Rugby | Semi adds to All Blacks-Boks' history

Heyneke Meyer

Twickenham – “When South Africa plays New Zealand, consider your country at war,” legendary Springbok prop Boy Louw once said.

READ: Boks v All Blacks – 19 stats and facts

READ: Springboks’ Test record against the All Blacks

READ: No more ifs and buts… this is it!

It has been that way since their first Test in 1921 and that is how it will be when they meet for the 91st time in Saturday’s World Cup semi-final at Twickenham.

The Springboks against the All Blacks is one of the fiercest rivalries in rugby with street riots, Olympic boycotts, heavyweight boxers, broken bones and the advent of mouthguards all part of its history.

Louw spoke before the bitter 1949 series in South Africa which the Springboks swept 4-0 drawing complaints from the All Blacks of biased refereeing.

Rumblings of discontent continued for many series with the great Springbok centre of the 1960s, John Gainsford, later telling New Zealand: “When you come to us, we cheat you and beat you. And when we go to you, you cheat us and beat us.”

But no amount of complaining in the days before neutral referees could sway the All Blacks and Springboks from their passionate desire to play each other.

It led to unrest in New Zealand in 1981 when anti-apartheid protestors, trying to shutdown the Springbok tour, fought pitched battles with riot police.

A provincial match against Waikato was cancelled when demonstrators broke through barricades to invade the pitch. Protesters used an aircraft to rain flour bombs on Eden Park during the fourth Test.

The first official Test between New Zealand and South Africa was played in Dunedin in 1921 with the All Blacks triumphant 13-5. South Africa won the second Test 9-5 and the third was drawn 0-0.

The first All Blacks tour to South Africa in 1928 also ended in a tied series, with the four-match campaign shared 2-2.

The All Blacks won the next Test at home before the Springboks took control claiming the next six Tests to clean up series in New Zealand in 1937 and at home in the 1949 when penalties by Okey Geffin made the difference.

One of the most famous of all rugby tours came in 1956 with New Zealand desperate to end South Africa’s record of never having lost a series in 60 years. The legend of Kevin Skinner was born.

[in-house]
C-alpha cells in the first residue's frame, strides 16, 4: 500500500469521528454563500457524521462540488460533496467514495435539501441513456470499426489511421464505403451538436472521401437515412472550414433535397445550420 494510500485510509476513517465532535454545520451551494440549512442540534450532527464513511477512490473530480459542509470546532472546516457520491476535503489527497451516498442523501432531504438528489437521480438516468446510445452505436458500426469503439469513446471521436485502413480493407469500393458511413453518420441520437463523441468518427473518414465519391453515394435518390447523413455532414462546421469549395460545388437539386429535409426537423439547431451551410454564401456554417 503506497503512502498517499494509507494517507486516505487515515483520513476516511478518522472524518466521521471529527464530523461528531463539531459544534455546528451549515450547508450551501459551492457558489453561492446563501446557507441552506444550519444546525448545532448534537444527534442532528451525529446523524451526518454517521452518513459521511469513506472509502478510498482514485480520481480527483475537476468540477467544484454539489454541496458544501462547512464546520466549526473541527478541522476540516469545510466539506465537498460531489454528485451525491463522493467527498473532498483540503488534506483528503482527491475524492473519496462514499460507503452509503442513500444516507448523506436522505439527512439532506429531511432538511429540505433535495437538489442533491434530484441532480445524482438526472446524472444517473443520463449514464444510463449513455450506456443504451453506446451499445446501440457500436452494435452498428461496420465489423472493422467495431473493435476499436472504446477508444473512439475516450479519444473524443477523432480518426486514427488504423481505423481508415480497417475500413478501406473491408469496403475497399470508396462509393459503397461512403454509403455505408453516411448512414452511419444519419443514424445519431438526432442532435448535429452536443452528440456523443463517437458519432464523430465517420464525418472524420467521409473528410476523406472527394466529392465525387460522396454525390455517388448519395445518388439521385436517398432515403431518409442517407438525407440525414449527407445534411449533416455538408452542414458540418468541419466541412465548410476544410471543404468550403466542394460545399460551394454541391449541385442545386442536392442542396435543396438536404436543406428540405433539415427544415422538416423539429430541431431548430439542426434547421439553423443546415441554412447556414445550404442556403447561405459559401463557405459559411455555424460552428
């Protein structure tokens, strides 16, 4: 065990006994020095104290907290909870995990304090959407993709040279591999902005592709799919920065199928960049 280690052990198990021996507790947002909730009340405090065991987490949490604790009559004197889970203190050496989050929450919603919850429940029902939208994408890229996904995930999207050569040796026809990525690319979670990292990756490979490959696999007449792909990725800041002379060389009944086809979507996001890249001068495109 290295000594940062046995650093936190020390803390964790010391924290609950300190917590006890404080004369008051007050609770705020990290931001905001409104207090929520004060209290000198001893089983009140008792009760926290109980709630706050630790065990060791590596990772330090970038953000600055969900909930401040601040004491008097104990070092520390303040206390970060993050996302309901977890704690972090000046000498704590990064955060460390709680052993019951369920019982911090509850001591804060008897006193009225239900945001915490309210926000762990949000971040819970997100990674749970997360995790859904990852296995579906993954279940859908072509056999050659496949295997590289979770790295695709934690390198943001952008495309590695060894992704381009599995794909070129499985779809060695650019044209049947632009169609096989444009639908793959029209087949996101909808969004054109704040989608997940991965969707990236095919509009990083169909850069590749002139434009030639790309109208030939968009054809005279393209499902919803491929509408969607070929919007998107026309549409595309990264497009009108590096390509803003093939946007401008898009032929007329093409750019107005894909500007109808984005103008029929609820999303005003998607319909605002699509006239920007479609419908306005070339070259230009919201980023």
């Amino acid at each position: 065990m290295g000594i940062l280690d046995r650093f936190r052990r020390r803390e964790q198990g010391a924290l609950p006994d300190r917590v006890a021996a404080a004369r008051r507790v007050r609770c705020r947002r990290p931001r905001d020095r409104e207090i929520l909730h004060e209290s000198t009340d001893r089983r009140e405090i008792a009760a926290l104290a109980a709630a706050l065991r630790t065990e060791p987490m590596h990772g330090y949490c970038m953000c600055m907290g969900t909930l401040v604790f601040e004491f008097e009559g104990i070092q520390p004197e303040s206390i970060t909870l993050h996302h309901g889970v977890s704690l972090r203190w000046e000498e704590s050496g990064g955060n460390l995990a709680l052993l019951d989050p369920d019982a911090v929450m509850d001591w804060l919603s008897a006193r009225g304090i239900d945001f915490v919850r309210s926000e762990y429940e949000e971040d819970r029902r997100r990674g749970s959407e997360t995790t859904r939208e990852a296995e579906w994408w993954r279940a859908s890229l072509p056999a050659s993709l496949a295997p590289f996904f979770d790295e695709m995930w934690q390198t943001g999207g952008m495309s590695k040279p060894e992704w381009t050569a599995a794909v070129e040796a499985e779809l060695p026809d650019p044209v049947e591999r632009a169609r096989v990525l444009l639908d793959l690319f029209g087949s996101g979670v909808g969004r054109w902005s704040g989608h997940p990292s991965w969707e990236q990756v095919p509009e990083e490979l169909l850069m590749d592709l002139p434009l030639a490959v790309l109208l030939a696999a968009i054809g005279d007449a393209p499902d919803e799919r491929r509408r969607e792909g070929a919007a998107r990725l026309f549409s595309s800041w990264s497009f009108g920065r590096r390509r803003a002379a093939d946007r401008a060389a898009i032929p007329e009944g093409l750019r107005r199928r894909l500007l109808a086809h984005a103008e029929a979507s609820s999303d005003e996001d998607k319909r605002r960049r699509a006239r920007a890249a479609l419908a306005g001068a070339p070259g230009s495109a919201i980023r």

The All Blacks scrum was given a torrid time in the first two Tests leading to a recall for the retired Skinner, who was also a heavyweight boxing champion.

Skinner admitted to punching both Springbok props, Chris Koch and Jaap Bekker and the South African aggression subsided.

New Zealand went on to claim the series 3-1 and Skinner went back into retirement.

In 1970, when New Zealand refused to tour apartheid South Africa unless they could select a fully representative team, Samoan Bryan Williams and three Maori players including Buff Milner, an uncle of current All Black Nehe Milner-Skudder, were granted “honorary white” status.

Again it was a tour of acrimony, notably the second Test when Springbok wing Syd Nomis was felled by All Blacks full-back Fergie McCormick and lost several teeth in an incident now credited with pioneering the use of mouth guards.

In the third Test, when Colin Meads played with a broken arm, McCormick was so roughed up he could not start the final match.

Six year later, several African nations boycotted the Montreal Olympics in protest as the All Blacks continued to defy anti-apartheid protests and toured South Africa in 1976.

When legal action prevented an All Black tour in 1985, 28 of the 30 players New Zealand players originally selected mounted a rebel tour of South Africa the following year.

The four internationals are still considered Tests in South Africa but are not recognised by New Zealand.

By the time rugby turned professional after the 1995 World Cup, when South Africa beat New Zealand in the final, the Springboks had won 21 of the 42 Tests played against the All Blacks with three drawn.

The tide has now turned in favour of the All Blacks who have won 34 of the 48 Tests since.


South Africa:

Willie le Roux, 14 JP Pietersen, 13 Jesse Kriel, 12 Damian de Allende,
11 Bryan Habana, 10 Handre Pollard, 9 Fourie du Preez (captain), 8 Duane
Vermeulen, 7 Schalk Burger, 6 Francois Louw, 5 Lood de Jager, 4 Eben
Etzebeth, 3 Frans Malherbe, 2 Bismarck du Plessis, 1 Tendai Mtawarira

16 Adriaan Strauss, 17 Trevor Nyakane, 18 Jannie du Plessis, 19 Victor
Matfield, 20 Willem Alberts, 21 Ruan Pienaar, 22 Pat Lambie, 23 Jan

New Zealand:

15 Ben Smith,
14 Nehe Milner-Skudder, 13 Conrad Smith, 12 Ma’a Nonu, 11 Julian Savea,
10 Daniel Carter, 9 Aaron Smith, 8 Kieran Read, 7 Richie McCaw
(captain), 6 Jerome Kaino, 5 Sam Whitelock, 4 Brodie Retallick, 3 Owen
Franks, 2 Dane Coles, 1 Joe Moody

Substitutes 16 Keven Mealamu, 17
Ben Franks, 18 Charlie Faumuina, 19 Victor Vito, 20 Sam Cane, 21 Tawera
Kerr-Barlow, 22 Beauden Barrett, 23 Sonny Bill Williams

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